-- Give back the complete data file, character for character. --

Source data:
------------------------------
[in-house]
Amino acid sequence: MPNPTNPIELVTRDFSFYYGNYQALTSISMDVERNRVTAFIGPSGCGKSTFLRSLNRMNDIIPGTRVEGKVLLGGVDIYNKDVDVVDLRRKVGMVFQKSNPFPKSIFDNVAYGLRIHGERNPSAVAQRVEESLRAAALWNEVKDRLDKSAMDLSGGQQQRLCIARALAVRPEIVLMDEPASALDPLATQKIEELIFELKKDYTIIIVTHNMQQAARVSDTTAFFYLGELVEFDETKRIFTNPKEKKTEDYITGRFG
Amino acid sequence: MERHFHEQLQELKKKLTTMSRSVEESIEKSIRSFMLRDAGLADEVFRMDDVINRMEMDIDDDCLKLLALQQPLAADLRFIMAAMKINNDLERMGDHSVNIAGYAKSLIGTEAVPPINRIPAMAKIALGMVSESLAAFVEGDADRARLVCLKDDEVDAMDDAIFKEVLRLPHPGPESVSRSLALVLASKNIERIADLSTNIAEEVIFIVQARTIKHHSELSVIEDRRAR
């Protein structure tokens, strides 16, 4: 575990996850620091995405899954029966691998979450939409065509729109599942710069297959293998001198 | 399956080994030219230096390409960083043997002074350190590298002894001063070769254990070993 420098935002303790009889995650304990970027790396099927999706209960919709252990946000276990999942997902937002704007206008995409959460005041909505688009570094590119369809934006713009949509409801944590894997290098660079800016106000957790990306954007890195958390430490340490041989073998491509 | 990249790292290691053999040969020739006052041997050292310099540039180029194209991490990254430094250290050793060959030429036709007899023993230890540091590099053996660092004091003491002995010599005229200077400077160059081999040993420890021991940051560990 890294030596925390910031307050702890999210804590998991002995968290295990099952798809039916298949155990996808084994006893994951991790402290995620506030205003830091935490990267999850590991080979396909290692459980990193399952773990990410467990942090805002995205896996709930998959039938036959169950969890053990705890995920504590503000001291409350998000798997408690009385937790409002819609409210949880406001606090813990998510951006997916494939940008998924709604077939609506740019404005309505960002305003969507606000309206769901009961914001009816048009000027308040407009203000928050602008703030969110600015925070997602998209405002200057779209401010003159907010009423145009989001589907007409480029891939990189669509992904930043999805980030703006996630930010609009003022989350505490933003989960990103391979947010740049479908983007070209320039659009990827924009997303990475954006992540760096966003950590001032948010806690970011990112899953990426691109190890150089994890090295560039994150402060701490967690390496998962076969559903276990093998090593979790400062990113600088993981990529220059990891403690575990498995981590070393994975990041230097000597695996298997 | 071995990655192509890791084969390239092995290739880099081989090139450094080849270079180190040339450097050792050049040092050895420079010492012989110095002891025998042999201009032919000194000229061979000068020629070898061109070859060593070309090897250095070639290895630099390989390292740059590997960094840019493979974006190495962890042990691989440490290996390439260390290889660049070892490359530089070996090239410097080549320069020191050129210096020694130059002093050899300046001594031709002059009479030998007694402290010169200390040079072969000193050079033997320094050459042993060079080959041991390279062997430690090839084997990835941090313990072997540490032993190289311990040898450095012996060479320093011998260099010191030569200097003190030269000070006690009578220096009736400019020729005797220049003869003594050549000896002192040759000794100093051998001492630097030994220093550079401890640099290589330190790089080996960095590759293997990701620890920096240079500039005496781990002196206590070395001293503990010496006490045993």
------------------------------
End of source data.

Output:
[in-house]
Amino acid sequence: MPNPTNPIELVTRDFSFYYGNYQALTSISMDVERNRVTAFIGPSGCGKSTFLRSLNRMNDIIPGTRVEGKVLLGGVDIYNKDVDVVDLRRKVGMVFQKSNPFPKSIFDNVAYGLRIHGERNPSAVAQRVEESLRAAALWNEVKDRLDKSAMDLSGGQQQRLCIARALAVRPEIVLMDEPASALDPLATQKIEELIFELKKDYTIIIVTHNMQQAARVSDTTAFFYLGELVEFDETKRIFTNPKEKKTEDYITGRFG
Amino acid sequence: MERHFHEQLQELKKKLTTMSRSVEESIEKSIRSFMLRDAGLADEVFRMDDVINRMEMDIDDDCLKLLALQQPLAADLRFIMAAMKINNDLERMGDHSVNIAGYAKSLIGTEAVPPINRIPAMAKIALGMVSESLAAFVEGDADRARLVCLKDDEVDAMDDAIFKEVLRLPHPGPESVSRSLALVLASKNIERIADLSTNIAEEVIFIVQARTIKHHSELSVIEDRRAR
């Protein structure tokens, strides 16, 4: 575990996850620091995405899954029966691998979450939409065509729109599942710069297959293998001198 | 399956080994030219230096390409960083043997002074350190590298002894001063070769254990070993 420098935002303790009889995650304990970027790396099927999706209960919709252990946000276990999942997902937002704007206008995409959460005041909505688009570094590119369809934006713009949509409801944590894997290098660079800016106000957790990306954007890195958390430490340490041989073998491509 | 990249790292290691053999040969020739006052041997050292310099540039180029194209991490990254430094250290050793060959030429036709007899023993230890540091590099053996660092004091003491002995010599005229200077400077160059081999040993420890021991940051560990 890294030596925390910031307050702890999210804590998991002995968290295990099952798809039916298949155990996808084994006893994951991790402290995620506030205003830091935490990267999850590991080979396909290692459980990193399952773990990410467990942090805002995205896996709930998959039938036959169950969890053990705890995920504590503000001291409350998000798997408690009385937790409002819609409210949880406001606090813990998510951006997916494939940008998924709604077939609506740019404005309505960002305003969507606000309206769901009961914001009816048009000027308040407009203000928050602008703030969110600015925070997602998209405002200057779209401010003159907010009423145009989001589907007409480029891939990189669509992904930043999805980030703006996630930010609009003022989350505490933003989960990103391979947010740049479908983007070209320039659009990827924009997303990475954006992540760096966003950590001032948010806690970011990112899953990426691109190890150089994890090295560039994150402060701490967690390496998962076969559903276990093998090593979790400062990113600088993981990529220059990891403690575990498995981590070393994975990041230097000597695996298997 | 071995990655192509890791084969390239092995290739880099081989090139450094080849270079180190040339450097050792050049040092050895420079010492012989110095002891025998042999201009032919000194000229061979000068020629070898061109070859060593070309090897250095070639290895630099390989390292740059590997960094840019493979974006190495962890042990691989440490290996390439260390290889660049070892490359530089070996090239410097080549320069020191050129210096020694130059002093050899300046001594031709002059009479030998007694402290010169200390040079072969000193050079033997320094050459042993060079080959041991390279062997430690090839084997990835941090313990072997540490032993190289311990040898450095012996060479320093011998260099010191030569200097003190030269000070006690009578220096009736400019020729005797220049003869003594050549000896002192040759000794100093051998001492630097030994220093550079401890640099290589330190790089080996960095590759293997990701620890920096240079500039005496781990002196206590070395001293503990010496006490045993």